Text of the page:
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This article was published 30/11/2018 (667 days ago), so information in it may no longer be current.
It was a bad look for Dustin Byfuglien: clearly dazed and confused after taking the worst of a big hit Tuesday night against the Pittsburgh Penguins, the big Winnipeg Jets defenceman was rubber-legged and obviously out of sorts as he tried to make his way back to the bench with the help of some teammates.
And it was an even worse look for the NHL when, just a few minutes later, Byfuglien reappeared on the ice and was allowed to resume his normal activities logging heavy minutes patrolling the blue-line.
Then, less than 24 hours later and after being held out of practice as a "precaution," Byfuglien reportedly began experiencing concussion symptoms.
Finally, another day later after missing his team’s next game, came word that Byfuglien was officially out with a head injury and placed on injured reserve.
This is what passes for concussion protocol these days? From a league that’s already come under fire for the way it’s previously handled such injuries and claims to take the issue seriously?
Look, there’s no suggestion here the Jets did anything nefarious. Byfuglien was immediately pulled into the so-called quiet room for an "acute evaluation" after his collision with 6-7, 255-pound Jamie Oleksiak in which Byfuglien appeared to take a helmet to the chin area on impact. You can see from video that Byfuglien didn’t really want to go anywhere, muttering a few choice words to the trainer who delivered the news.
"The most important thing here is the coach doesn’t make that decision. That’s not me taking off the responsibility. I’ve got full faith in the process, and we’ll follow it. Nothing happened after. He played fine. You can read his lips on the way off the bench to go get spotted, he’s clearly not happy about having to go leave the game. Felt fine after. I’m 100 per cent fine with it, I really am," Jets head coach Paul Maurice said when pressed on the issue.
Assuming the Jets handled this by the book, then, how exactly Byfuglien passed the base-line concussion test issued by a team physician that allowed him back into the game should be the subject of all kinds of league scrutiny.
How does a player who exhibited such obvious signs of distress get the green light to return to action so soon?
You don’t have to be a doctor or own a medical degree to realize something was seriously wrong.
And if the bar is so low that a player who experienced this kind of trauma can simply shake it off, answer a few questions correctly and pass with flying colours, something needs to change. Especially when all the science tells us that concussion symptoms don’t always develop immediately.
"The most important thing is that it’s not subjective, that we can say clearly he’s got a concussion so he shouldn’t come back in the game. Put him through the system and trust in it," Maurice said of the testing Byfuglien went through.
"Are you asking for perfection? That happens at the hospital every day. It’s the best test we have, and the best system we have. I have complete faith in it."
Well, that makes one of us. Because it can now be stated, unequivocally, that Byfuglien played the rest of that game Tuesday night with a damaged brain.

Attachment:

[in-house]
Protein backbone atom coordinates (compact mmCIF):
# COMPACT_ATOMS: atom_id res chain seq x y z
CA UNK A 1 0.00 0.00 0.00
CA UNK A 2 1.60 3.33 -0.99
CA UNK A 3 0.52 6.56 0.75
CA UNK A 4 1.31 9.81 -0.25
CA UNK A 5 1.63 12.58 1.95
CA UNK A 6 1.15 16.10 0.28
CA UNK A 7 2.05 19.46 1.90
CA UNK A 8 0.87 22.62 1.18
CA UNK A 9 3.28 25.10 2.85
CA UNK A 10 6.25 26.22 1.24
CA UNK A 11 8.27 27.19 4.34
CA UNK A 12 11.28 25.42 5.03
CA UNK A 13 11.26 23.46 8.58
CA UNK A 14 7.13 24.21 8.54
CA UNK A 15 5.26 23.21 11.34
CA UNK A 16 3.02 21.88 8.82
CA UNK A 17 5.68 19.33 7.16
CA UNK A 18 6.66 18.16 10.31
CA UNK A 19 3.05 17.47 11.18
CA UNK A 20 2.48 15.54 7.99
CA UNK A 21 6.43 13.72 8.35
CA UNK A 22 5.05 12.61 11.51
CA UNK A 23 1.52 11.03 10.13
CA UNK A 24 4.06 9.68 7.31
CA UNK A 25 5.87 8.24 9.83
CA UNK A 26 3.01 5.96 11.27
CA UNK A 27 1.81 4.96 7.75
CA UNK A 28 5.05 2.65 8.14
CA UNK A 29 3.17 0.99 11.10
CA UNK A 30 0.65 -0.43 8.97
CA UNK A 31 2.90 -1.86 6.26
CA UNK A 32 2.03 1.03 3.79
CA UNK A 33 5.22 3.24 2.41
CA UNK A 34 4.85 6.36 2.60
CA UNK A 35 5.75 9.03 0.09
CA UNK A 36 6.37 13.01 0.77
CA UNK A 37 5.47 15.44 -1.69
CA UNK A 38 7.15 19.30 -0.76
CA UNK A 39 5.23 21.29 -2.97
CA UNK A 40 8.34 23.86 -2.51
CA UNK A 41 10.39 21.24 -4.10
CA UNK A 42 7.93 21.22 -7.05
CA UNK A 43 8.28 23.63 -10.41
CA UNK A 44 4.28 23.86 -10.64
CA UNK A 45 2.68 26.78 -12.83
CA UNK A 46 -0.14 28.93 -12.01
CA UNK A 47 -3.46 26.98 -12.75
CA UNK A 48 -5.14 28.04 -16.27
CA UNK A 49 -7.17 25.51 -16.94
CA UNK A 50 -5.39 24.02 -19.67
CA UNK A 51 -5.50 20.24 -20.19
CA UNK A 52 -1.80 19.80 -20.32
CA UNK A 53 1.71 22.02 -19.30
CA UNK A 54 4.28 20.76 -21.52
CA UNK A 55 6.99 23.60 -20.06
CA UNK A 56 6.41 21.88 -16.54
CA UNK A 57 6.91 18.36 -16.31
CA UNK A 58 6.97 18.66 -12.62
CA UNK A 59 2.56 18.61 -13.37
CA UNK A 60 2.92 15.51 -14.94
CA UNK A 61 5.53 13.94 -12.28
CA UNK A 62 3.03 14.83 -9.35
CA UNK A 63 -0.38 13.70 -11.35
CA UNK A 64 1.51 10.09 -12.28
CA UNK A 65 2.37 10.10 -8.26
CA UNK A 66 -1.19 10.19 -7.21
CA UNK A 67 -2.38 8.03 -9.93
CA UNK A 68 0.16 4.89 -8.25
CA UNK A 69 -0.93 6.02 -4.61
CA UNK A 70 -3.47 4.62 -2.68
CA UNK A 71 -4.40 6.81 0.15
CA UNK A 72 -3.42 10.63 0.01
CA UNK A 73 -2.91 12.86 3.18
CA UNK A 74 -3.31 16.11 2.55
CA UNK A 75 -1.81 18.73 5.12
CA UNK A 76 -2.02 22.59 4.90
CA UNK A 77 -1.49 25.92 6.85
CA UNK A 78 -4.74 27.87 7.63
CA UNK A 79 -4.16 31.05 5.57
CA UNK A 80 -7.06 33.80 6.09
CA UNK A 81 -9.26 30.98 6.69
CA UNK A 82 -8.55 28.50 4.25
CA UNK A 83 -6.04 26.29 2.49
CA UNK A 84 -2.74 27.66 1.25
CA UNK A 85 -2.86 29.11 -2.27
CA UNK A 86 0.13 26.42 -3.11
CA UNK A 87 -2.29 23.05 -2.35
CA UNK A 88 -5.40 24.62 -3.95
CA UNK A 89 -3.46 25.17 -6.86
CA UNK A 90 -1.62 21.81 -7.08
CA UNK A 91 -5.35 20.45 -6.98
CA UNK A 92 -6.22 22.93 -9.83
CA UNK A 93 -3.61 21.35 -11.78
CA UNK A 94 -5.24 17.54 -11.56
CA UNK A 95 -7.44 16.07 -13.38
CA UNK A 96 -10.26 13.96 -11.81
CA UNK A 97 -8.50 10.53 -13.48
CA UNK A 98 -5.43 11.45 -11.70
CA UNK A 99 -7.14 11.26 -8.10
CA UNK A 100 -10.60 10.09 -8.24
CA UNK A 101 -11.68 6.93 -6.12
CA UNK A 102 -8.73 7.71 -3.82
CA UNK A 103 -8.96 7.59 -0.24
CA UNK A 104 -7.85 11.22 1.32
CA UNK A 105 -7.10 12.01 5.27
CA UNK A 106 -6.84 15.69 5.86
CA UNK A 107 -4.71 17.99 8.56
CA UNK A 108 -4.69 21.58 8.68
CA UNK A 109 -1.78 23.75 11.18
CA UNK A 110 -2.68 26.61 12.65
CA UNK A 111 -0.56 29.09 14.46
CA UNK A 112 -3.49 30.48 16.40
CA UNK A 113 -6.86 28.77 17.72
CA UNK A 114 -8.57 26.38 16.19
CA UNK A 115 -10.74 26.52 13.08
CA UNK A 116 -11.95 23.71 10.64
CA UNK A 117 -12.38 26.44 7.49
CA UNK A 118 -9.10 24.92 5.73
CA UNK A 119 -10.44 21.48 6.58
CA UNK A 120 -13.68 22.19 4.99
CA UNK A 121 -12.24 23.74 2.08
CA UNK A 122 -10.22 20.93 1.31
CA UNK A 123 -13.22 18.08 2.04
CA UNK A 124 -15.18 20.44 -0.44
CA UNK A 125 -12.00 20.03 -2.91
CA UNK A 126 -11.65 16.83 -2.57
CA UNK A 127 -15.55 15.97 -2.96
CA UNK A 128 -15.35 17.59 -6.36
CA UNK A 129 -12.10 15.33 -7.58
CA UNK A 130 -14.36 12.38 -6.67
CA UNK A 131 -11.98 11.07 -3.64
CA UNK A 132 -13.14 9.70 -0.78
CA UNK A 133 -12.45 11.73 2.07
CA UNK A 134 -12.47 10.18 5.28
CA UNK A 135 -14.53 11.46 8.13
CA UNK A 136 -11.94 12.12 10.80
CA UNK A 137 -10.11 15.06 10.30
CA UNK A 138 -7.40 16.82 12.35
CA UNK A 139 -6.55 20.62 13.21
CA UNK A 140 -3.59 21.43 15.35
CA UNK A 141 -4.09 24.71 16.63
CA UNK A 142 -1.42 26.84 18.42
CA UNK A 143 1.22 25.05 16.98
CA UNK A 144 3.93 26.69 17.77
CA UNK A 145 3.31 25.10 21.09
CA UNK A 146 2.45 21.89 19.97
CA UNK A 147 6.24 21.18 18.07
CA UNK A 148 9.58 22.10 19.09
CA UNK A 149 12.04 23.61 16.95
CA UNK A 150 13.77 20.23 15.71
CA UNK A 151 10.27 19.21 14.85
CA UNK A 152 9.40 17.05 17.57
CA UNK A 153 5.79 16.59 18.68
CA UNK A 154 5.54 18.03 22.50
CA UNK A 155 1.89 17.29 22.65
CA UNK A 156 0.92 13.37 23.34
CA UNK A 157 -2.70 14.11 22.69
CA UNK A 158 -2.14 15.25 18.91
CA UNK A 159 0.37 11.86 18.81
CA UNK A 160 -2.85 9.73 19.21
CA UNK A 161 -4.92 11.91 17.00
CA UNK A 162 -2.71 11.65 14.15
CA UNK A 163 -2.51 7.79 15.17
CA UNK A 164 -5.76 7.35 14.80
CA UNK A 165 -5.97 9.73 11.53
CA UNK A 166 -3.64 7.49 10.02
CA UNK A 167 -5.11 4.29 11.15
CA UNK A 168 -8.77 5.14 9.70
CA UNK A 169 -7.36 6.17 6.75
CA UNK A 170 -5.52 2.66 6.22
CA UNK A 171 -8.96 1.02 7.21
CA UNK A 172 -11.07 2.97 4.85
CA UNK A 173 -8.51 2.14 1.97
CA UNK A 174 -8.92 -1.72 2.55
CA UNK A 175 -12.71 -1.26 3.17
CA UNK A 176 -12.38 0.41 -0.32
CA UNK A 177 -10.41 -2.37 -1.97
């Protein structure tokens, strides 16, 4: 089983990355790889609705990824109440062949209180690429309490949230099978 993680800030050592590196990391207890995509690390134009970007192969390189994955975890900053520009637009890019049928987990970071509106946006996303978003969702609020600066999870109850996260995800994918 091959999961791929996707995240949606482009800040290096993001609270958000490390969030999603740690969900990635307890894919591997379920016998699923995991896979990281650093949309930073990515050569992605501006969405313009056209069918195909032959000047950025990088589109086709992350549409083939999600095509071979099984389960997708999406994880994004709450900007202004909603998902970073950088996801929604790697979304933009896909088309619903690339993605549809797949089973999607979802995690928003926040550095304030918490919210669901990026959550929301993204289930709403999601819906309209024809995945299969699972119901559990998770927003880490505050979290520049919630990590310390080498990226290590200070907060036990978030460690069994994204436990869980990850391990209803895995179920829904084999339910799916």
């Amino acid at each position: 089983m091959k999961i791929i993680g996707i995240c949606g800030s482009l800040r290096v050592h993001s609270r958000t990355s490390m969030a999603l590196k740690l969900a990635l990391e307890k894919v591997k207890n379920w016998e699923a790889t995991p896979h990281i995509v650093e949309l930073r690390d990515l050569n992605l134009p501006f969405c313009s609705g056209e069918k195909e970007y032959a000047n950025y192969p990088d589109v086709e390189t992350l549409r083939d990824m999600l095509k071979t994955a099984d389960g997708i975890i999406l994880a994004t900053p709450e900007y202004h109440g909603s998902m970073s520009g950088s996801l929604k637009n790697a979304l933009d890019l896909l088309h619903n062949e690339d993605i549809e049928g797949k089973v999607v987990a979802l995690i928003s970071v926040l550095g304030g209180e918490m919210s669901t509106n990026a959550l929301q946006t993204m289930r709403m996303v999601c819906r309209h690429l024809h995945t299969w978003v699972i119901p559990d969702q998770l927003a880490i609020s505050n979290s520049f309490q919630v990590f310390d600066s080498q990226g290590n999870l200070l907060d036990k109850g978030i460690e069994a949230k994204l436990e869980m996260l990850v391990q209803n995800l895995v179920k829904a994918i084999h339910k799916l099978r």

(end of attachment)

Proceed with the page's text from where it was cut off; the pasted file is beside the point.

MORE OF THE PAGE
And from all we now know about concussions, a second blow to his head could have been catastrophic. Just look up "second-impact syndrome."
Most of us who might walk away from a hospital, to use Maurice’s analogy, wouldn’t be going right back into a full-contact, high-speed sport being played at the highest level, as Byfuglien did.
There really are only two scenarios to explain what happened. Either Byfuglien faked his way through the testing and downplayed his symptoms, or he was completely honest and the concussion-protocol test is a farce.
Byfuglien certainly wouldn’t be the first professional athlete to try to cheat the system. But if that’s the case, then clearly a more stringent process is required. Allowing a player — especially one already in a vulnerable state — to essentially perform a self-diagnosis is a dangerous game, one that’s gone on far too long in sports.
Jets forward Andrew Copp had an interesting take Friday about his own most recent concussion, suffered a week ago in Minnesota. Just 24, it’s already the third one of his career. Honesty, he said, really is the best policy.
"You want to make real sure that all of the symptoms are gone and that you’re being completely honest with the doctors and doing the (baseline) tests to the best of your ability, not only now but at the beginning of the year so that you have a baseline, so they know where your brain is capable of processing at," said Copp.
"Taking those seriously is honestly a really important thing."
Byfuglien’s case would be Exhibit A that changes are needed, which is ironic since the NHL just avoided a civil trial by reaching a US$18.9-million settlement with more than 300 retired players who sued the league, alleging they NHL was negligent about the risks of head injuries while playing. Each player who opts in would receive US$22,000 and could be eligible for up to US$75,000 in medical treatment.
The NHL has made no comment about the recent settlement, deferring that until after the 75 day "opt-in" period expires. Nor have they made any public comments about what happened with Byfuglien, although a source says a thorough review of the incident is underway.
On an important topic that cries out for an explanation, that silence is speaking volumes. It’s enough to leave you shaking your head.
Mike McIntyre grew up wanting to be a professional wrestler. But when that dream fizzled, he put all his brawn into becoming a professional writer.
Updated on Friday, November 30, 2018 at 8:24 PM CST: updates photo placement
8:55 PM: Adds opinion tag to story
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